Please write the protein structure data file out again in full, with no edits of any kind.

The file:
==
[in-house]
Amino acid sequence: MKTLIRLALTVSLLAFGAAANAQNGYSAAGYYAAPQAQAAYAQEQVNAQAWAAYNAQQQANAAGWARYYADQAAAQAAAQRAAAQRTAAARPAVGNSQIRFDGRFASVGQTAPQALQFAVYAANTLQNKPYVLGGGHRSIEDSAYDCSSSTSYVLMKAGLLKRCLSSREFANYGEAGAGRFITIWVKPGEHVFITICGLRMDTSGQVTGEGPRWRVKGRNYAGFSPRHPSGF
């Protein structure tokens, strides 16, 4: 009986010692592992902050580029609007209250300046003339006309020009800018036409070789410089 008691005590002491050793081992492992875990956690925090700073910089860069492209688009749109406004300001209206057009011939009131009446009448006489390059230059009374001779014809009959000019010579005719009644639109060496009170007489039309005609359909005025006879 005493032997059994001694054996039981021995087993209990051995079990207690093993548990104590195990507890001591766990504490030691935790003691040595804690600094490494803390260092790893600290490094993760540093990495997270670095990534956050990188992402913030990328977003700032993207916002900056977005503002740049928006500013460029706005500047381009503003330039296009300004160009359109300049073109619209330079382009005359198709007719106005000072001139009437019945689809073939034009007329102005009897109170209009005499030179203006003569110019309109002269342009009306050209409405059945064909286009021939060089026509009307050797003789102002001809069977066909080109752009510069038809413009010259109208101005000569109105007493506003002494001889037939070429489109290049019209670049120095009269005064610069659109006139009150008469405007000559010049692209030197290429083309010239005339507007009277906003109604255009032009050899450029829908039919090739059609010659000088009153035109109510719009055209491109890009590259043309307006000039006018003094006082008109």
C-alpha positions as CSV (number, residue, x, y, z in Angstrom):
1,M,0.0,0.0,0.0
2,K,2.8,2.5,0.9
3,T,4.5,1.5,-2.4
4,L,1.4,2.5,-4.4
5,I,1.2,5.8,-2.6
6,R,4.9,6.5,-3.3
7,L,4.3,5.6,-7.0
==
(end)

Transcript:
[in-house]
Amino acid sequence: MKTLIRLALTVSLLAFGAAANAQNGYSAAGYYAAPQAQAAYAQEQVNAQAWAAYNAQQQANAAGWARYYADQAAAQAAAQRAAAQRTAAARPAVGNSQIRFDGRFASVGQTAPQALQFAVYAANTLQNKPYVLGGGHRSIEDSAYDCSSSTSYVLMKAGLLKRCLSSREFANYGEAGAGRFITIWVKPGEHVFITICGLRMDTSGQVTGEGPRWRVKGRNYAGFSPRHPSGF
């Protein structure tokens, strides 16, 4: 009986010692592992902050580029609007209250300046003339006309020009800018036409070789410089 008691005590002491050793081992492992875990956690925090700073910089860069492209688009749109406004300001209206057009011939009131009446009448006489390059230059009374001779014809009959000019010579005719009644639109060496009170007489039309005609359909005025006879 005493032997059994001694054996039981021995087993209990051995079990207690093993548990104590195990507890001591766990504490030691935790003691040595804690600094490494803390260092790893600290490094993760540093990495997270670095990534956050990188992402913030990328977003700032993207916002900056977005503002740049928006500013460029706005500047381009503003330039296009300004160009359109300049073109619209330079382009005359198709007719106005000072001139009437019945689809073939034009007329102005009897109170209009005499030179203006003569110019309109002269342009009306050209409405059945064909286009021939060089026509009307050797003789102002001809069977066909080109752009510069038809413009010259109208101005000569109105007493506003002494001889037939070429489109290049019209670049120095009269005064610069659109006139009150008469405007000559010049692209030197290429083309010239005339507007009277906003109604255009032009050899450029829908039919090739059609010659000088009153035109109510719009055209491109890009590259043309307006000039006018003094006082008109």
C-alpha positions as CSV (number, residue, x, y, z in Angstrom):
1,M,0.0,0.0,0.0
2,K,2.8,2.5,0.9
3,T,4.5,1.5,-2.4
4,L,1.4,2.5,-4.4
5,I,1.2,5.8,-2.6
6,R,4.9,6.5,-3.3
7,L,4.3,5.6,-7.0